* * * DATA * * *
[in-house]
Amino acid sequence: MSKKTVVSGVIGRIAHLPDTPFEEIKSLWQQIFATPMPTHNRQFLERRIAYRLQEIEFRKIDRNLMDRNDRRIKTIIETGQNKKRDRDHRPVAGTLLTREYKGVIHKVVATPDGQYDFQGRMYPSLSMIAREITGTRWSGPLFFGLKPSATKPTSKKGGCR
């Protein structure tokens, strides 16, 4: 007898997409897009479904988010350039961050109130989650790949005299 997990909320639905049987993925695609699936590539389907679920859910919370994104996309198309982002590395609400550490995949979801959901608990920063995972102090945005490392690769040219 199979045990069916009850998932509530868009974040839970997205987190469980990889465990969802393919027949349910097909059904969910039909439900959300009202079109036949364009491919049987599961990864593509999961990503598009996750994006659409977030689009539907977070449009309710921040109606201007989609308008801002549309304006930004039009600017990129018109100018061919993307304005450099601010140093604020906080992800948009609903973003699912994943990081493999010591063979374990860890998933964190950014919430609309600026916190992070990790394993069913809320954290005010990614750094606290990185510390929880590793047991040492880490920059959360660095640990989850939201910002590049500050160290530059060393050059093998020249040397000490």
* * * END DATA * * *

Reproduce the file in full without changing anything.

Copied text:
[in-house]
Amino acid sequence: MSKKTVVSGVIGRIAHLPDTPFEEIKSLWQQIFATPMPTHNRQFLERRIAYRLQEIEFRKIDRNLMDRNDRRIKTIIETGQNKKRDRDHRPVAGTLLTREYKGVIHKVVATPDGQYDFQGRMYPSLSMIAREITGTRWSGPLFFGLKPSATKPTSKKGGCR
């Protein structure tokens, strides 16, 4: 007898997409897009479904988010350039961050109130989650790949005299 997990909320639905049987993925695609699936590539389907679920859910919370994104996309198309982002590395609400550490995949979801959901608990920063995972102090945005490392690769040219 199979045990069916009850998932509530868009974040839970997205987190469980990889465990969802393919027949349910097909059904969910039909439900959300009202079109036949364009491919049987599961990864593509999961990503598009996750994006659409977030689009539907977070449009309710921040109606201007989609308008801002549309304006930004039009600017990129018109100018061919993307304005450099601010140093604020906080992800948009609903973003699912994943990081493999010591063979374990860890998933964190950014919430609309600026916190992070990790394993069913809320954290005010990614750094606290990185510390929880590793047991040492880490920059959360660095640990989850939201910002590049500050160290530059060393050059093998020249040397000490």